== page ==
The World Set Free by@astoundingstories
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The World Set Free

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THEY waited two days at Settler's Station. To push along the line into the desert would have been useless, and both men were convinced that an airplane would arrive for them. But it was not until the second afternoon that the aviator arrived, half-dead with thirst and fatigue, and almost incoherent.
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Astounding Stories of Super-Science, February 1930, by Astounding Stories is part of HackerNoon’s Book Blog Post series. You can jump to any chapter in this book here. The Beetle Horde - Chapter XI: The World Set Free

Astounding Stories of Super-Science, February 1930: The Beetle Horde - Chapter XI. The World Set Free

THEY waited two days at Settler's Station. To push along the line into the desert would have been useless, and both men were convinced that an airplane would arrive for them. But it was not until the second afternoon that the aviator arrived, half-dead with thirst and fatigue, and almost incoherent.

His was the last plane on the Australian continent. He brought the news of the destruction of Adelaide, and of the siege of Melbourne and Sydney, as he termed it. He told Dodd and Tommy that the two cities had been surrounded with trenches and barbed wire. Machine guns and artillery were bombarding the trenches in which the beetles had taken shelter.

"Has any one been out on reconnaissance?" asked Tommy.

Nobody had been permitted to pass through the barbed wire, though there had been volunteers. It meant certain death. But, unless the beetles were sapping deep in the ground, what their purpose was, nobody knew.

TOMMY and Dodd led him to the piles of smoking, stinking débris and told him.

That was where the aviator fainted from sheer relief.

"The Commonwealth wants you to take supreme command against the beetles," he told Tommy, when he had recovered. "I'm to bring you back. Not that they expect me back. But—God, what a piece of news! Forgive my swearing—I used to be a parson. Still am, for the matter of that."

"How are you going to bring us three back in your plane?" asked Tommy.

"I shall stay here with Jimmydodd," said Haidia suavely. "There is not the least danger any more. You must destroy the beetles before their shells have grown again, that's all."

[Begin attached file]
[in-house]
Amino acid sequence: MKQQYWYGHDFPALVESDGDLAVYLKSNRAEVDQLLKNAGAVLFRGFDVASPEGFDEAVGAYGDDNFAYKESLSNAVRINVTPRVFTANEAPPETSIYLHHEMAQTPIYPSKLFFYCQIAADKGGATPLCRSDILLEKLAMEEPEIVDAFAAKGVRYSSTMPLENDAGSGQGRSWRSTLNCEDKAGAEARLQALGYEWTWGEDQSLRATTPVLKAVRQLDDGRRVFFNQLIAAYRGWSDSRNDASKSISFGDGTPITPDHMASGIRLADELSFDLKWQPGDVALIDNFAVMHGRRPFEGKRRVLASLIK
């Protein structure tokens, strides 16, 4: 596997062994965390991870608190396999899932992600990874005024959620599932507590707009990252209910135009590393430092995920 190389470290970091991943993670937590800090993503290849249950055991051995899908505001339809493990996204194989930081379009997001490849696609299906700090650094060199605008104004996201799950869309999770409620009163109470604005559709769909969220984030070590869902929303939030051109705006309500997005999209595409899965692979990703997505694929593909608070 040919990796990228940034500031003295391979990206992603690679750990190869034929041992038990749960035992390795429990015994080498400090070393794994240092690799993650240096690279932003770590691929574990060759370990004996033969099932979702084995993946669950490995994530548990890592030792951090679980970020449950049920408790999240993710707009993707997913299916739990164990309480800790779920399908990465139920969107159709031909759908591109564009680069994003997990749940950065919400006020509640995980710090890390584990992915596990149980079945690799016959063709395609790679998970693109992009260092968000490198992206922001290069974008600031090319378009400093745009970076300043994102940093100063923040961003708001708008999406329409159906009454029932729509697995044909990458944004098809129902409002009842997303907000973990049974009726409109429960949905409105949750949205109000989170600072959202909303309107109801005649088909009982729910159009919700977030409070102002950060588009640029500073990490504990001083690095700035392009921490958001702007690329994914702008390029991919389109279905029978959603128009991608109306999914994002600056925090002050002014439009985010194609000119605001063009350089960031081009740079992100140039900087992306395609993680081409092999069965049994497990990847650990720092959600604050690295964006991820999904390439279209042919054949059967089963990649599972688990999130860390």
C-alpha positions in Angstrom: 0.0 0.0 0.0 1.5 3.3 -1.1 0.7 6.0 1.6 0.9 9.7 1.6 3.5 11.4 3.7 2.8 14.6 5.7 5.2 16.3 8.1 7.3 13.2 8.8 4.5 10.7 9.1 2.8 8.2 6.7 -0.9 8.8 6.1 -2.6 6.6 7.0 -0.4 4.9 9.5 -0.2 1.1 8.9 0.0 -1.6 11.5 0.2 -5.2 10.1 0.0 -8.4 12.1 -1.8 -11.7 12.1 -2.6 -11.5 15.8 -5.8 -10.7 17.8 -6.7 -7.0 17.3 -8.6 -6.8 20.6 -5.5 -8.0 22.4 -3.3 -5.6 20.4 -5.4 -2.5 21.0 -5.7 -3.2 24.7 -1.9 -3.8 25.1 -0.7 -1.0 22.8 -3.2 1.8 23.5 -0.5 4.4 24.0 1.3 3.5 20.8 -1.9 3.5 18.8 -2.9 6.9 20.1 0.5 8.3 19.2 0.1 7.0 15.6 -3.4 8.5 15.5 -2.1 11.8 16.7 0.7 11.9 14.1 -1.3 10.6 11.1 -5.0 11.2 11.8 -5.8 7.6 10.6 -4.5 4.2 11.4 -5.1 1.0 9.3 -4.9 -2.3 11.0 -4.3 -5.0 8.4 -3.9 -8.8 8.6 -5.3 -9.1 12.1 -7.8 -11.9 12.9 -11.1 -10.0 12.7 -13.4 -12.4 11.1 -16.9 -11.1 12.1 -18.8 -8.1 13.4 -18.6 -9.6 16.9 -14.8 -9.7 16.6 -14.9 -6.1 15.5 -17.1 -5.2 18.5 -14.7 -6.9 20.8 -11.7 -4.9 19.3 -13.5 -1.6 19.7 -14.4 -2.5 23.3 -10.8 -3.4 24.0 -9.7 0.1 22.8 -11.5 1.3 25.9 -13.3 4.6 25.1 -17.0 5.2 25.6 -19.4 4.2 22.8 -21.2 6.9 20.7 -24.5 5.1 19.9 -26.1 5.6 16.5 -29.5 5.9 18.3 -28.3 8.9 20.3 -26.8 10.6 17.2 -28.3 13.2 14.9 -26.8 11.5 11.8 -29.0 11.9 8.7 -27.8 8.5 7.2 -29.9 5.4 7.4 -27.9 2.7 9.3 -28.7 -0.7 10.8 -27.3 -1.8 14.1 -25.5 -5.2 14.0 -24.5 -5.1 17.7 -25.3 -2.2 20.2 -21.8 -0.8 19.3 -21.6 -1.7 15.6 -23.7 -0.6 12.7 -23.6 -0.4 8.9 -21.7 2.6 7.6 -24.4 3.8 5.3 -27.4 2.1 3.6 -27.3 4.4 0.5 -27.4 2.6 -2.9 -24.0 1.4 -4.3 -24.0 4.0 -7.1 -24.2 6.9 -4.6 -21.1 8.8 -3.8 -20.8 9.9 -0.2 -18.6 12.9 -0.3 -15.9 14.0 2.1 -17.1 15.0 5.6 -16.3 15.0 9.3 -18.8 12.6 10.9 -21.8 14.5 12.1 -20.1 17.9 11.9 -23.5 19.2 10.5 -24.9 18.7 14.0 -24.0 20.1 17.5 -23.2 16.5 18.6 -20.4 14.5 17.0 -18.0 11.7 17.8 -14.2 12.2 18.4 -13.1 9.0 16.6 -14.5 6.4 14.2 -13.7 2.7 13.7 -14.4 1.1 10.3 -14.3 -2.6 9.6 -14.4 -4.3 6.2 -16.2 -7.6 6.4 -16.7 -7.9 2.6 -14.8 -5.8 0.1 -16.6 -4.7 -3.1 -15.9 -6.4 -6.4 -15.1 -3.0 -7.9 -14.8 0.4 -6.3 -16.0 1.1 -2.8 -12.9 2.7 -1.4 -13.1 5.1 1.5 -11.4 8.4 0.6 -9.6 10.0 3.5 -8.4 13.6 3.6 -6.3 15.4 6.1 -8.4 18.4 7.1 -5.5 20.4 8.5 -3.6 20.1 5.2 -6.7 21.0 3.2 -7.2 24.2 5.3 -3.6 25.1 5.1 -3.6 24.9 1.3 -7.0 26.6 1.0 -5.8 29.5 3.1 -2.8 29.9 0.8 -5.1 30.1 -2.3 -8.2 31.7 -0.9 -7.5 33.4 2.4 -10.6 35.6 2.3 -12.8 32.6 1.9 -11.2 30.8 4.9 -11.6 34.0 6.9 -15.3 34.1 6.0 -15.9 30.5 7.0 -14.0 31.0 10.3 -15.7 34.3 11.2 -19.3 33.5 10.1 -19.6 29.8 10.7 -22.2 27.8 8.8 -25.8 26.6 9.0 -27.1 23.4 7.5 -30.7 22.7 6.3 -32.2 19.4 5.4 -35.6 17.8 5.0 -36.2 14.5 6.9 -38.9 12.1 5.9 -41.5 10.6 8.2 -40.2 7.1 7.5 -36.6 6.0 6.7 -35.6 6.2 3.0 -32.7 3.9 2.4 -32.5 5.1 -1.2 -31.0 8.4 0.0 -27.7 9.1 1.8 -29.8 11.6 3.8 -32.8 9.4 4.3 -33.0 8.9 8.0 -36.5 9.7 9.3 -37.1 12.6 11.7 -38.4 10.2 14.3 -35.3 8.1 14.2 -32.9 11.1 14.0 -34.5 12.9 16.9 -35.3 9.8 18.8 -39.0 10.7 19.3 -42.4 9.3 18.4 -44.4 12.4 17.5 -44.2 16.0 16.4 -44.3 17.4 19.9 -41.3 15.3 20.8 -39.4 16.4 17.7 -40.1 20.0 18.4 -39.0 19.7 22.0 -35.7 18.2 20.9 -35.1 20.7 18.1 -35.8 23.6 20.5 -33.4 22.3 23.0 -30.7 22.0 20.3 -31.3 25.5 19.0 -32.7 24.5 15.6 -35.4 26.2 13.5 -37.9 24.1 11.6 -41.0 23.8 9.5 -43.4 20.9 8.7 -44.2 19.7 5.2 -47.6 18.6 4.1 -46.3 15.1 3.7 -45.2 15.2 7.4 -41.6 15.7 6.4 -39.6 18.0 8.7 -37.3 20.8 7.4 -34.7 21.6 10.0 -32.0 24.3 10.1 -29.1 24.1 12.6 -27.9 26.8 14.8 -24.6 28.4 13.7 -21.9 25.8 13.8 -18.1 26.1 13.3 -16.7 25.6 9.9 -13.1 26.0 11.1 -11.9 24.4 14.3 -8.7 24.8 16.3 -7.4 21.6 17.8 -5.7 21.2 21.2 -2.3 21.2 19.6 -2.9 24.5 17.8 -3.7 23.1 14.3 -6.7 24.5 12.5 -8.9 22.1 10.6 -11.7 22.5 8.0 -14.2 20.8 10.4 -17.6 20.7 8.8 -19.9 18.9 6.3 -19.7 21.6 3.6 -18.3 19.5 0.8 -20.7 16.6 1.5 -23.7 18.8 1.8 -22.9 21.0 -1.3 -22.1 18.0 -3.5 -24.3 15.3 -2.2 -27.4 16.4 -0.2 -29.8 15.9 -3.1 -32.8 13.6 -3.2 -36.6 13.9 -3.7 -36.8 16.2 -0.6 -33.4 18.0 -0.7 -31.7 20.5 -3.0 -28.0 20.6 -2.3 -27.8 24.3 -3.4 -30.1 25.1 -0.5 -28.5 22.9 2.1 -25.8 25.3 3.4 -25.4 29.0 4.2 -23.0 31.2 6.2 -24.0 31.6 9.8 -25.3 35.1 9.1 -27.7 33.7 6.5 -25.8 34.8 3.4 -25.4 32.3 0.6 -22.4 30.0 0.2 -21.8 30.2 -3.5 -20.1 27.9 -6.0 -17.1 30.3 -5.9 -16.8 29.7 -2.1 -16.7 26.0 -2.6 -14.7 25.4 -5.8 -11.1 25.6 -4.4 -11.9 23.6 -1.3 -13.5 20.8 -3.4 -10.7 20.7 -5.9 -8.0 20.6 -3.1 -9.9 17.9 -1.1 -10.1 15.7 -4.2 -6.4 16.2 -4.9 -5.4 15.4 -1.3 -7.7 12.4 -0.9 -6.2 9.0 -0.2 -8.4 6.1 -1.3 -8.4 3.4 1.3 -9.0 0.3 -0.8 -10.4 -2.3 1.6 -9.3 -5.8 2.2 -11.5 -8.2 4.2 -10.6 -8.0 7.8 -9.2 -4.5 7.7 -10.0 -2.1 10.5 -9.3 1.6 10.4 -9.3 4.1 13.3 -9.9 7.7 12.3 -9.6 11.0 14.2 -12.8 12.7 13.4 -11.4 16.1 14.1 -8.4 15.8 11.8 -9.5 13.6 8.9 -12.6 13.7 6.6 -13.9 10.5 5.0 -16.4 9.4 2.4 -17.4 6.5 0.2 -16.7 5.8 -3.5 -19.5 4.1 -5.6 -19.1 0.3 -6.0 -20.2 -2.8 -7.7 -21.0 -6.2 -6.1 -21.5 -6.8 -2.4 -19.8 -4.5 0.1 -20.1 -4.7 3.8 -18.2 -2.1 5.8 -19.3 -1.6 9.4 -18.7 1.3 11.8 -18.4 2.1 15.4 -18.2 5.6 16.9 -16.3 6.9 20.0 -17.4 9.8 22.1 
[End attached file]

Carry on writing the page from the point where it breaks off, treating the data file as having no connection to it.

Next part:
"Used to be a parson, you say? Still are?" shouted Dodd excitedly. "Thank God! I mean, I'm glad to hear it. Come inside, and come quick. I want you too, Tommy!"

Then Tommy understood. And it seemed as if Haidia understood, by some instinct that belongs exclusively to women, for her cheeks were flushed as she turned and smiled into Dodd's eyes.

Ten minutes later Tommy hopped into the biplane, leaving the happy married couple at Settler's Station. His eyes grew misty as the plane took the air, and he saw them waving to him from the ground. Dodd and Haidia and he had been through so many adventures, and had reached safety. He must not fail.

HE did not fail. He found himself at Sydney in command of thirty thousand men, all enthusiastic for the fight for the human race, soldiers and volunteers ready to fight until they dropped. When the news of the situation was made public, an immense wave of hope ran through the world.

National differences were forgotten, color and creed and race grew more tolerant of one another. A new day had dawned—the day of humanity's true liberation.

Tommy's first act was to call out the fire companies and have the beetles' trenches saturated with petrol from the fire hoses. Then incendiary bullets, shot from guns from a safe distance, quickly converted them into blazing infernos.

But even so only a tithe of the beetle army had been destroyed. Two hundred planes had already been rushed from New Zealand, and their aviators went up and scoured the country far and wide. Everywhere they found trenches, and, where the soil was stony, millions of the beetles clustered helplessly beneath great mounds of discarded shells.